The ultimate test to know how common you are
I thought I was there
I looked at the metro stops I had left. I thought I was right: there were more than five stops for me to step down.
There were many things I thought wrong that day.
My face is sweaty. All my skin feels dirty and sticky. All my acne is swollen and reappearing. It’s always the same when I move out: something ugly comes out.
You are not a teenager anymore
That’s what my new flat mate says to me–as in I should take more care of myself.
What most annoys me of being tired and sweaty is putting myself into situations I don’t want to go through. A part from growing up is accepting that you will not learn from the first time you make a mistake. Probably the second time the lesson is not yet learned.
After the hustle I find myself in a table from the Ikea bar waiting for someone else to pick me up while smelling all the horrible smells from the food they sell there. A mixture of bread and meat and ketchup and mayonnaise.
In my table there are two trays. I don’t want to take them away because I am afraid the Ikea people might throw me out. I can see and smell the residual food that other people did not ate. I would have never combined lentils and ketchup and raw fish in the same bite.
Although I encourage everyone to write wherever they are, it must look like a crime for the people who are carrying a tray full of disgusting food that might become cold in a matter of 40 seconds desperate to sit down.
The Ikea bar is as full as it is disgusting and people parade with an alarmed gaze because they unconsciously know it will taste worse that it would have done before if they can’t find a seating place.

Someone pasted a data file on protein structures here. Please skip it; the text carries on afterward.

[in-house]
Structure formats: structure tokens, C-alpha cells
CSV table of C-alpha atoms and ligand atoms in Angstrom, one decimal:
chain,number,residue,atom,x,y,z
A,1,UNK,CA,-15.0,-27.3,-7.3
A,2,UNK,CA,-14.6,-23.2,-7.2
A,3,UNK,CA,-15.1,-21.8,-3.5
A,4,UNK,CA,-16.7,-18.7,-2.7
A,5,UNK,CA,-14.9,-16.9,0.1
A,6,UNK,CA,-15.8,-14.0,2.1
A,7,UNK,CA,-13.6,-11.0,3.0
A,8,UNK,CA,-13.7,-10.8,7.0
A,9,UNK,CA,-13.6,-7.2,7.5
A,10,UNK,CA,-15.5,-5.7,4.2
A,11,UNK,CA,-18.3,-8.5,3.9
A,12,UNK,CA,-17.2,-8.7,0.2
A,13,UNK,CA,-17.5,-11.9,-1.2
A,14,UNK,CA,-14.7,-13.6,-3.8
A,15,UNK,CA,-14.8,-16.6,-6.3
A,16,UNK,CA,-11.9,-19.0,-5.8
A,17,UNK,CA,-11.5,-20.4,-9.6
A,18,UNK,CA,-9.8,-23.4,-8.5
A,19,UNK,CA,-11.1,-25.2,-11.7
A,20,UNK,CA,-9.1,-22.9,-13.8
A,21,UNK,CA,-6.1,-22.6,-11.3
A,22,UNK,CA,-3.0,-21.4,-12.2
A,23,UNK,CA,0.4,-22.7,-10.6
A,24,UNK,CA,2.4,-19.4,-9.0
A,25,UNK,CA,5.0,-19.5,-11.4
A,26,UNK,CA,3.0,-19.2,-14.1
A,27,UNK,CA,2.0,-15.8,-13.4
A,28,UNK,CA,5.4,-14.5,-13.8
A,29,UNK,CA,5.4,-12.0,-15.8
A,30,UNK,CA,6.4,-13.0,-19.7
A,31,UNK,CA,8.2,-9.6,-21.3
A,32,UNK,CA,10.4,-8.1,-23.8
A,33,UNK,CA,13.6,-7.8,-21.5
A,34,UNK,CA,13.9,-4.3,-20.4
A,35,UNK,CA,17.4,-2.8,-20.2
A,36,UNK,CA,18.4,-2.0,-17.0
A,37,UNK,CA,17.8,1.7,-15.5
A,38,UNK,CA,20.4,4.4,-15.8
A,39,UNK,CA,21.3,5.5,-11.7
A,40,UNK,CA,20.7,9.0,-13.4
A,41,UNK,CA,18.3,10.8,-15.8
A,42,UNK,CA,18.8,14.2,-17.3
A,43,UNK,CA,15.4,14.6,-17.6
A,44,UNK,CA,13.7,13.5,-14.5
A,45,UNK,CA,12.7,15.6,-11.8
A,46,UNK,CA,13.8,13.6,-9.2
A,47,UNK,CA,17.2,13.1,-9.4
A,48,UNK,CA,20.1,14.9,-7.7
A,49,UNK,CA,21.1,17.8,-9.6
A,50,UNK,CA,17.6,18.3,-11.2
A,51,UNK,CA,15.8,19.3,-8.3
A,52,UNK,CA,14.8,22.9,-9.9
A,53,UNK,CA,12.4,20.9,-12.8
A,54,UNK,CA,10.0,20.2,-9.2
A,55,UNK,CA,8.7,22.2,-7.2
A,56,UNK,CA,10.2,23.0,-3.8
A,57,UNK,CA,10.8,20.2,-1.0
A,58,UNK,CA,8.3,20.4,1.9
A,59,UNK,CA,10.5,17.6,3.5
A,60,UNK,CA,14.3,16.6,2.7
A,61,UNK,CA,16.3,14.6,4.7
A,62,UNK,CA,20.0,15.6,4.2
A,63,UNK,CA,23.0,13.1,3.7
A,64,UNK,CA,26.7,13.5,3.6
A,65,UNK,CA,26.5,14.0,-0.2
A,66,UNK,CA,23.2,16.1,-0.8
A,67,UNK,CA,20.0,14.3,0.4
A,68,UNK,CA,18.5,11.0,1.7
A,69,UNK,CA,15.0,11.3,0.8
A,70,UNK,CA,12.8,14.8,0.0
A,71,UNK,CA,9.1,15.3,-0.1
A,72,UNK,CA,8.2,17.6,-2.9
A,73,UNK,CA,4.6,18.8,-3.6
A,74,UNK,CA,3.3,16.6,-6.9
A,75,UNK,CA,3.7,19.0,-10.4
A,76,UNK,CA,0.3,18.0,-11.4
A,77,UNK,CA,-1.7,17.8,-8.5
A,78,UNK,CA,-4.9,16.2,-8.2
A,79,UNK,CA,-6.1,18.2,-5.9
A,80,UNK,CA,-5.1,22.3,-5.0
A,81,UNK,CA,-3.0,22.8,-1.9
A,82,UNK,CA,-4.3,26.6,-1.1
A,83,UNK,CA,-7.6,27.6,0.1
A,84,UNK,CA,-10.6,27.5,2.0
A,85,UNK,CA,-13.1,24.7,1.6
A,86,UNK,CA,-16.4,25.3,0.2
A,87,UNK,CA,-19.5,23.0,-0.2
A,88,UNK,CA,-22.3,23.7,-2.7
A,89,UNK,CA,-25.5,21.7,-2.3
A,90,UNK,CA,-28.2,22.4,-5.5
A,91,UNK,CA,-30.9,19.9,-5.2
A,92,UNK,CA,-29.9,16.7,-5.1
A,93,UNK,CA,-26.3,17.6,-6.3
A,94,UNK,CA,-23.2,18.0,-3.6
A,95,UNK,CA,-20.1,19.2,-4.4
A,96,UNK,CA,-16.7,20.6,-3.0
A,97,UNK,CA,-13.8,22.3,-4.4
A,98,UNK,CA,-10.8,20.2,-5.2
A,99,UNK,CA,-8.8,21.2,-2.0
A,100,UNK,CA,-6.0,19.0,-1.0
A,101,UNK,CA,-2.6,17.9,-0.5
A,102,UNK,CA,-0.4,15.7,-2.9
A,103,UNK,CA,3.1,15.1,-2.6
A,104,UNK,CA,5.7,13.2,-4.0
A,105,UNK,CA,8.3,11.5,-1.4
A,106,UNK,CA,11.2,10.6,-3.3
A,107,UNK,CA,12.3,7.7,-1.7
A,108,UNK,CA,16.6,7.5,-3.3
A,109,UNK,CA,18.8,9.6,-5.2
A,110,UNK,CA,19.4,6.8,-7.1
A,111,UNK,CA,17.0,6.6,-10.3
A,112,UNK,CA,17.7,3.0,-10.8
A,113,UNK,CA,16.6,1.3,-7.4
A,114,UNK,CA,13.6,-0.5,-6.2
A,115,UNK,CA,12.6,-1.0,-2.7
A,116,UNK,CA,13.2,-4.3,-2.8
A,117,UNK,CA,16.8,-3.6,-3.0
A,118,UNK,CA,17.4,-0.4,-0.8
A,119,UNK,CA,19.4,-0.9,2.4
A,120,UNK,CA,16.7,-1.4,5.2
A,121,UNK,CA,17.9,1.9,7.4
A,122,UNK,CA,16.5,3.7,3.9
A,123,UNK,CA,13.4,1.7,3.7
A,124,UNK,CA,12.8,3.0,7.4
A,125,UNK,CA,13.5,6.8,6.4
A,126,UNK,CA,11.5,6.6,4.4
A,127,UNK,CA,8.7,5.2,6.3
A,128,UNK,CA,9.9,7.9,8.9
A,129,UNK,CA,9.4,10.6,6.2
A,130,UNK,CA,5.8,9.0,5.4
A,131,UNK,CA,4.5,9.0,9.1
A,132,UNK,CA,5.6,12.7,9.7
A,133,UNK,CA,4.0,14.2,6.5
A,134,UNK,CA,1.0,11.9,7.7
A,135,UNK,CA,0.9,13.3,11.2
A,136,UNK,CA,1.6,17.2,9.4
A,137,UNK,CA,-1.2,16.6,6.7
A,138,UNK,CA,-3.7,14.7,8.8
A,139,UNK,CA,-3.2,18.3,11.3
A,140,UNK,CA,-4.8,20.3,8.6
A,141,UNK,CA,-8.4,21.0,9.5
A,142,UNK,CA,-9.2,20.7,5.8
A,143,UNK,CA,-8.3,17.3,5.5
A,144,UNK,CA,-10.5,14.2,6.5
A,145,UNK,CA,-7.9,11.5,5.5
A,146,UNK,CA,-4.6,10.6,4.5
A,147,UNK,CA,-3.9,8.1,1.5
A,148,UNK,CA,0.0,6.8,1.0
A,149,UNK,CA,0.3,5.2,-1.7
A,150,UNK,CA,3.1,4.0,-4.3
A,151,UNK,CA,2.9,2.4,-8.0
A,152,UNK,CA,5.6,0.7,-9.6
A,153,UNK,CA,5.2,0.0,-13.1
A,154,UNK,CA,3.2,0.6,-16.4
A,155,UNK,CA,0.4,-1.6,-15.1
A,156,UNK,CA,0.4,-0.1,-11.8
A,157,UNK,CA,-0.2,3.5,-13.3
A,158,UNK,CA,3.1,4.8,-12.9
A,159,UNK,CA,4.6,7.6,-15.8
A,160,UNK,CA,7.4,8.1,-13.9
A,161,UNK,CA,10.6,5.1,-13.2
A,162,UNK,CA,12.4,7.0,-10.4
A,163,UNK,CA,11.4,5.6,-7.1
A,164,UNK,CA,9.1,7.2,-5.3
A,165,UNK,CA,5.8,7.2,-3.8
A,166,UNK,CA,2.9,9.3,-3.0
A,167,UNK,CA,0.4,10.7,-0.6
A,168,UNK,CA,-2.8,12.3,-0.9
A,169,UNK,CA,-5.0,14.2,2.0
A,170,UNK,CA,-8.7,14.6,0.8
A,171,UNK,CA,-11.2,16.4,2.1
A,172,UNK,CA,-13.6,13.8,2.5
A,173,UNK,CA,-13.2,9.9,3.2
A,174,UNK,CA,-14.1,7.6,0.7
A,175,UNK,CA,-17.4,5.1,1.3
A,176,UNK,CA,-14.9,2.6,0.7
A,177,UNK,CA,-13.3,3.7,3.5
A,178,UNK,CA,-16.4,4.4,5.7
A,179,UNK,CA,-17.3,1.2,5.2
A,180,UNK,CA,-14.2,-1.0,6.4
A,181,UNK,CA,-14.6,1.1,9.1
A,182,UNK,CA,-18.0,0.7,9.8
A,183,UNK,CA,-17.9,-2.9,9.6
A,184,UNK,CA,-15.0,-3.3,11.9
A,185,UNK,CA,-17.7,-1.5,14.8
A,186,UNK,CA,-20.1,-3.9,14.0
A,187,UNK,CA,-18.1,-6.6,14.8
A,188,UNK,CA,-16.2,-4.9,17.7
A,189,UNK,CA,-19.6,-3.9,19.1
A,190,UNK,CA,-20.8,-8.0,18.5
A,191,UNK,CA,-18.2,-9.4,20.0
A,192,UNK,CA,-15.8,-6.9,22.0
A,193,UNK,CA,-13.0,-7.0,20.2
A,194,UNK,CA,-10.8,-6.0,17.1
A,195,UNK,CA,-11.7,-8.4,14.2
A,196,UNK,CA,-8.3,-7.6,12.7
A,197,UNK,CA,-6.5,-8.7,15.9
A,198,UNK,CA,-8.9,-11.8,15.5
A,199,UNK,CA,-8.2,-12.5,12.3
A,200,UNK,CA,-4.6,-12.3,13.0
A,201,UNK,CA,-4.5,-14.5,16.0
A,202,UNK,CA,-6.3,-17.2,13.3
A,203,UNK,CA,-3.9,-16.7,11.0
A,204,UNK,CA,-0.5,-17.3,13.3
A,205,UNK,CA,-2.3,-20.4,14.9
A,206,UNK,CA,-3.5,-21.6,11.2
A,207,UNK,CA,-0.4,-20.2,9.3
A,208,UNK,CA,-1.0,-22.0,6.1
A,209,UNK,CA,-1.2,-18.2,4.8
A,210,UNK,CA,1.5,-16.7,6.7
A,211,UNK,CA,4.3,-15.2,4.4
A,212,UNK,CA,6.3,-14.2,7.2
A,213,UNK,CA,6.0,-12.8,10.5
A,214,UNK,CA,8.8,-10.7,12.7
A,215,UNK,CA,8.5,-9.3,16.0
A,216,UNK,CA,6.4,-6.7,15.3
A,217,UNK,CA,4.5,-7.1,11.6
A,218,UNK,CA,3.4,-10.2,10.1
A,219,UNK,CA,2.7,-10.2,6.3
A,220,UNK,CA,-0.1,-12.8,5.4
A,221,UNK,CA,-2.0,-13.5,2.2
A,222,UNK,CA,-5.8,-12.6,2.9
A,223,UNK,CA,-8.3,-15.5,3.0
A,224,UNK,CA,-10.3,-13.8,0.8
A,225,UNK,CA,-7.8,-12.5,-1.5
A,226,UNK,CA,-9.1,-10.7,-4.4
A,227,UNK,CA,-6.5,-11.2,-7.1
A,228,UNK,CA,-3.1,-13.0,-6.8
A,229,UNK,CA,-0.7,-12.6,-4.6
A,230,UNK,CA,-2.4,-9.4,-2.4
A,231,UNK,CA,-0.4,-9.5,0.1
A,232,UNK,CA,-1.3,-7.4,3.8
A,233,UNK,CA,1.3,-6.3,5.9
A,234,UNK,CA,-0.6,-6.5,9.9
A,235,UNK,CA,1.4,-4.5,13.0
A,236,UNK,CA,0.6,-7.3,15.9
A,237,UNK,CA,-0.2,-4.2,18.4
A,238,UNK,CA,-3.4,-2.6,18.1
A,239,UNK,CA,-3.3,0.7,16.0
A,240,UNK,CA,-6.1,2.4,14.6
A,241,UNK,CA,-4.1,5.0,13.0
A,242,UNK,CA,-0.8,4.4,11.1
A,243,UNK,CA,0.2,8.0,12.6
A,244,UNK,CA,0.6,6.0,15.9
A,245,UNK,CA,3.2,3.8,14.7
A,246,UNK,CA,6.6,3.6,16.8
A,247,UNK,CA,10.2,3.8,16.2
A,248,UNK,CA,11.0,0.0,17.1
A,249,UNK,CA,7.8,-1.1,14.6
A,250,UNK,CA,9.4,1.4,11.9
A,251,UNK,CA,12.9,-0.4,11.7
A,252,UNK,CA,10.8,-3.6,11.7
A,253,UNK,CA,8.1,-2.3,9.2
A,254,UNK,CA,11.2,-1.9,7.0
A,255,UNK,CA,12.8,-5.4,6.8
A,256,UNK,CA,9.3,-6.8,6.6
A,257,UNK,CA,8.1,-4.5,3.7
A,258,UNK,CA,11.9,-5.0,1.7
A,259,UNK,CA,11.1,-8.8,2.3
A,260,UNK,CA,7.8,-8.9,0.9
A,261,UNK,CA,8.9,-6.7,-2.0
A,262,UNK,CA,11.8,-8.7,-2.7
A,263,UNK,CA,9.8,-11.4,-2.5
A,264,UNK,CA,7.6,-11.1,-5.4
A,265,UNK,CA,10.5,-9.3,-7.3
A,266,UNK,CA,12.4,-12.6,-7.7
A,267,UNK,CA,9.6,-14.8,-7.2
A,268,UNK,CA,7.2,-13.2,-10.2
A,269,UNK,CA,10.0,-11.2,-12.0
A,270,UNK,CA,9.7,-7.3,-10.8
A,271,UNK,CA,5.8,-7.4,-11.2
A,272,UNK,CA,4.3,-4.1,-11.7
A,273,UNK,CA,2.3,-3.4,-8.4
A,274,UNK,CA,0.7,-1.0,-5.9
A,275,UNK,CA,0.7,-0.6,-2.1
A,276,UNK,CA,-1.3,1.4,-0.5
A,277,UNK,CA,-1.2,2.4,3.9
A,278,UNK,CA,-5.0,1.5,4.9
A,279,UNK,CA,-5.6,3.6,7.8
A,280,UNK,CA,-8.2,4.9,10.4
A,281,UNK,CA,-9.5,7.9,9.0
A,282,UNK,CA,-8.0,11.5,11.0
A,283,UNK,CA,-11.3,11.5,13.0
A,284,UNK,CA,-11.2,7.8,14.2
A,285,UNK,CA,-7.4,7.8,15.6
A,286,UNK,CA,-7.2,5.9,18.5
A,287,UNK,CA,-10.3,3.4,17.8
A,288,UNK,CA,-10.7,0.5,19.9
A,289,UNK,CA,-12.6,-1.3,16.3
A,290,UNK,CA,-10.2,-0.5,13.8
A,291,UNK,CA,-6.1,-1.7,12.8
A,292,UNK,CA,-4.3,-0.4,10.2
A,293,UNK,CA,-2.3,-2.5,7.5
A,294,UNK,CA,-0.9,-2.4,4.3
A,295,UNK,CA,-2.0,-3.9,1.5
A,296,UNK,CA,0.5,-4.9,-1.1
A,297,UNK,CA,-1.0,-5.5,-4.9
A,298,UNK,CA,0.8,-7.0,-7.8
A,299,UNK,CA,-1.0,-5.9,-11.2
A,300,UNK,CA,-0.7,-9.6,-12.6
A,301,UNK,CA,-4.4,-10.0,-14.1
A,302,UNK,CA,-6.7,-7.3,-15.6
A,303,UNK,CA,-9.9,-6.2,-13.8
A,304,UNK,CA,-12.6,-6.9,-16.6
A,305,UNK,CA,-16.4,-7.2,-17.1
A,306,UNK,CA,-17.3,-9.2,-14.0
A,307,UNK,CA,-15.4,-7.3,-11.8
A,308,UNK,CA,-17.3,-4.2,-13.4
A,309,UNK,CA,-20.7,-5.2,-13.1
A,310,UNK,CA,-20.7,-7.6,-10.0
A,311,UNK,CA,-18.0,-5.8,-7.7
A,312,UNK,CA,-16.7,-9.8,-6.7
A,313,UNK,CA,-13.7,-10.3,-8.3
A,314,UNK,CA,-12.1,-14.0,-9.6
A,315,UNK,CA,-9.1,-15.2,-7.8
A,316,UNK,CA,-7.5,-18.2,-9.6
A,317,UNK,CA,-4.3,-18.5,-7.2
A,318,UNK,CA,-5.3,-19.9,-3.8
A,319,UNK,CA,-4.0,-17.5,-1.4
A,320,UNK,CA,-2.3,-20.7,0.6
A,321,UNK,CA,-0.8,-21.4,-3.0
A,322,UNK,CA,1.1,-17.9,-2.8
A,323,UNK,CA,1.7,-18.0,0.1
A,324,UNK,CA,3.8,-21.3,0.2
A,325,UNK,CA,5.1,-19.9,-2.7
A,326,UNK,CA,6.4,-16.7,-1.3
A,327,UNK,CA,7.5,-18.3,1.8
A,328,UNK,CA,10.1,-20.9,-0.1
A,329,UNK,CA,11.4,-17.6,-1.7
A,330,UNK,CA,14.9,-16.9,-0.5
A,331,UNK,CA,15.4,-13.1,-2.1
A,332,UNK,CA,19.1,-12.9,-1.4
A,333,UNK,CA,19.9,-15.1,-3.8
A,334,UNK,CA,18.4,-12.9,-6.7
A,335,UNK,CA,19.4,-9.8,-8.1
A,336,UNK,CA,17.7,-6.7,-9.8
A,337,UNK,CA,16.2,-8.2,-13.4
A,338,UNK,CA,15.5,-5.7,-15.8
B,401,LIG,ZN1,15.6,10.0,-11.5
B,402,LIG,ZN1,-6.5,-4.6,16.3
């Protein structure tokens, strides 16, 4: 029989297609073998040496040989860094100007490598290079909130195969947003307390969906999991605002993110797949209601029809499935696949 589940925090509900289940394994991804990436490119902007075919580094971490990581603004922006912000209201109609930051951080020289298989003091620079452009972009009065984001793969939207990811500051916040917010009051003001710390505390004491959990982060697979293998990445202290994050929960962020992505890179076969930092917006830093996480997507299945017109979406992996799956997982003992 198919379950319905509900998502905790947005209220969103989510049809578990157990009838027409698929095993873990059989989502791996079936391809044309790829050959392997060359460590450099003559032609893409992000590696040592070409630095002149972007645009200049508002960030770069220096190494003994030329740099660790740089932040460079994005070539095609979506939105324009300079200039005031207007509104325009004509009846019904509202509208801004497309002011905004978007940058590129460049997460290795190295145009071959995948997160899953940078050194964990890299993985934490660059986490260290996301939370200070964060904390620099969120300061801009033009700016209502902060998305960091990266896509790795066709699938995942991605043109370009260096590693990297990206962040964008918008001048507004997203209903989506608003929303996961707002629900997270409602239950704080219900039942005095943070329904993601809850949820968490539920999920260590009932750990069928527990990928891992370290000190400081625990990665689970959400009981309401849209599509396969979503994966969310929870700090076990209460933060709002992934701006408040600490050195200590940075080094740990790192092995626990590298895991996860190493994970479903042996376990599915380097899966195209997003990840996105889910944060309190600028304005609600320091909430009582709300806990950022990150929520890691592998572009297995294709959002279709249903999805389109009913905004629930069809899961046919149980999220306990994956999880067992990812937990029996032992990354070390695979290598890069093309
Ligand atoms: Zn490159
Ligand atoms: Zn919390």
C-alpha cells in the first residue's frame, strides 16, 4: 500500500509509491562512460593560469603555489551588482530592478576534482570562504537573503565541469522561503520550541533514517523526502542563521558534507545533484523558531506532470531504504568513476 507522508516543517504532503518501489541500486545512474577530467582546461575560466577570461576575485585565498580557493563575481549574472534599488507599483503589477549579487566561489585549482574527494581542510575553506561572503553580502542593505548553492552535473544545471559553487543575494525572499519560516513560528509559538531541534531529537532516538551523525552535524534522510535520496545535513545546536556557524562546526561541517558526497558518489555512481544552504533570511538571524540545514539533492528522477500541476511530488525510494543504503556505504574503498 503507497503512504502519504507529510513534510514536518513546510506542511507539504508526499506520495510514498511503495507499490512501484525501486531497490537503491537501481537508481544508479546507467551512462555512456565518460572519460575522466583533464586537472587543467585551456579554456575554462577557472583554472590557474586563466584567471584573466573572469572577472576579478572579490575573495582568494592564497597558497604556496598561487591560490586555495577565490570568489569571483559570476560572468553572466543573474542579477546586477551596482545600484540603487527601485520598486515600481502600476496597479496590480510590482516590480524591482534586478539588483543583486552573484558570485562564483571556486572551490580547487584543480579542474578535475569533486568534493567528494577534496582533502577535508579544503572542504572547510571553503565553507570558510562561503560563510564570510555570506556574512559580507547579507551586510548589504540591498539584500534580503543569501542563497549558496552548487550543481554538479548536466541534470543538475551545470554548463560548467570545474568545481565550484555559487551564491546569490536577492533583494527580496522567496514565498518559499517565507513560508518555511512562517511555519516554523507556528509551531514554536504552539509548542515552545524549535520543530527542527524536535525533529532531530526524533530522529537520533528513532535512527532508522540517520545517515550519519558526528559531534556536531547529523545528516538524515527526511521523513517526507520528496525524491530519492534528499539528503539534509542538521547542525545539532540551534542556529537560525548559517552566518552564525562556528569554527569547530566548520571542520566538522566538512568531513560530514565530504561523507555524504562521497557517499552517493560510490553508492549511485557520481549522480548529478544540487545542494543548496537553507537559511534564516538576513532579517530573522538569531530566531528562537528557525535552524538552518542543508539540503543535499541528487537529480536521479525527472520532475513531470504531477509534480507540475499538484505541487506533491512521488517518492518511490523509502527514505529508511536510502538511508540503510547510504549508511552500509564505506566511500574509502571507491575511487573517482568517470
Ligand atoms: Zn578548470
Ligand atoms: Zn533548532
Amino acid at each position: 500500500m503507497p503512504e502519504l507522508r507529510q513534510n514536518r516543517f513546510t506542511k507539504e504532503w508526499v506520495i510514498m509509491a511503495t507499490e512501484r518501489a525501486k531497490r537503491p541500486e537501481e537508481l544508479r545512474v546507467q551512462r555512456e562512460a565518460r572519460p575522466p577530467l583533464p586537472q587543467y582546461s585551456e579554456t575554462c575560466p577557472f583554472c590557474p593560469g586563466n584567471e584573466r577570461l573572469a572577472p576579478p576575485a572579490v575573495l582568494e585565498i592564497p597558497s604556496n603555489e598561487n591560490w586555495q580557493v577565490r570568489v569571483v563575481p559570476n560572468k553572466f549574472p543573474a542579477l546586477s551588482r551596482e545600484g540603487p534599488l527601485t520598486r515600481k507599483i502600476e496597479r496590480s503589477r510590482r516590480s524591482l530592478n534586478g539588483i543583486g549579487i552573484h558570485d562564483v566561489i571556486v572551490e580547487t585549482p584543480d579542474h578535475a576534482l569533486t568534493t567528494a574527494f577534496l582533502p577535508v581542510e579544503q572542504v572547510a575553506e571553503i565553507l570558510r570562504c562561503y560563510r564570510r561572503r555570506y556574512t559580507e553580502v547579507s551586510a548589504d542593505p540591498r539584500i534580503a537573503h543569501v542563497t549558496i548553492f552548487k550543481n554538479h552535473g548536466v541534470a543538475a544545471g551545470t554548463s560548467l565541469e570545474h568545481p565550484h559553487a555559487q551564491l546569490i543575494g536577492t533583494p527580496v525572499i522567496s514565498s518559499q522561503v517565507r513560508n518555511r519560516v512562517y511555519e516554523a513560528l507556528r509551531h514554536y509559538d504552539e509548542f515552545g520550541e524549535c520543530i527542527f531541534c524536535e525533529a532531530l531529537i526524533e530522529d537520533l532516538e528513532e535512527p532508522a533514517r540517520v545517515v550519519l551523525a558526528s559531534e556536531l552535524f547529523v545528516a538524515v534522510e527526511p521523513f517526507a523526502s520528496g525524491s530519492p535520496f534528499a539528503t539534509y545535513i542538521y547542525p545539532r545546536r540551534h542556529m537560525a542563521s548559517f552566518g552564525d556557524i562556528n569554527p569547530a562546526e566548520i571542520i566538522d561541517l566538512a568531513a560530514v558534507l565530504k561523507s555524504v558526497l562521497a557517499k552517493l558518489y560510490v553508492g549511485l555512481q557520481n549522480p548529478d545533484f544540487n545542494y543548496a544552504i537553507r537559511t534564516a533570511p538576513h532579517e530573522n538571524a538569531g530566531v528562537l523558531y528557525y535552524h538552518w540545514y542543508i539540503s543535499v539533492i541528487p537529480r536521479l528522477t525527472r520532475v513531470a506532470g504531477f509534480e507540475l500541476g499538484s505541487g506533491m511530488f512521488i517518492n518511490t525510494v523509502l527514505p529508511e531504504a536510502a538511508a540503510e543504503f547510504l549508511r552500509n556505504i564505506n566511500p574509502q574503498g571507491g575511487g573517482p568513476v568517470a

They cling their eyes on me to point out I am the one who is bringing chaos to this place unlike themselves.
I go back inside my mind to get away from worries I can’t hold and I project myself on the things I was doing minutes before. I was carrying one of those yellow bags that are so so wide that if you put something inside you worry it might fall out from the other side.
I walk with that and I picture myself throwing things in there that do not make sense at all or that are not supposed to be thrown together–a jar and a bulb. A wooden desk and a children’s pink chair.
I know everybody thinks the same and I feel the least special person from all the special people who have come up with that thought first. I might still be special by realizing that on my own. I might still be special for going there alone because every couple knows there’s a potential to break up.
I hate being around so many people and it is even worse to sense I don’t care about that thought at all. I could shout it out loud and not be ashamed of it because I know other special people have had thought that before.
I hate being common and I find myself in the commonest place on Earth. Not having enough, I write about being common in the commonest place on Earth as if both concepts together could become cancelled.
Then I think about writing something else but I can’t remember what that else might be. While thinking it, I thought it was a masterpiece. It never is.
I hate being common because that means I will still fight with my parents every time we see each other.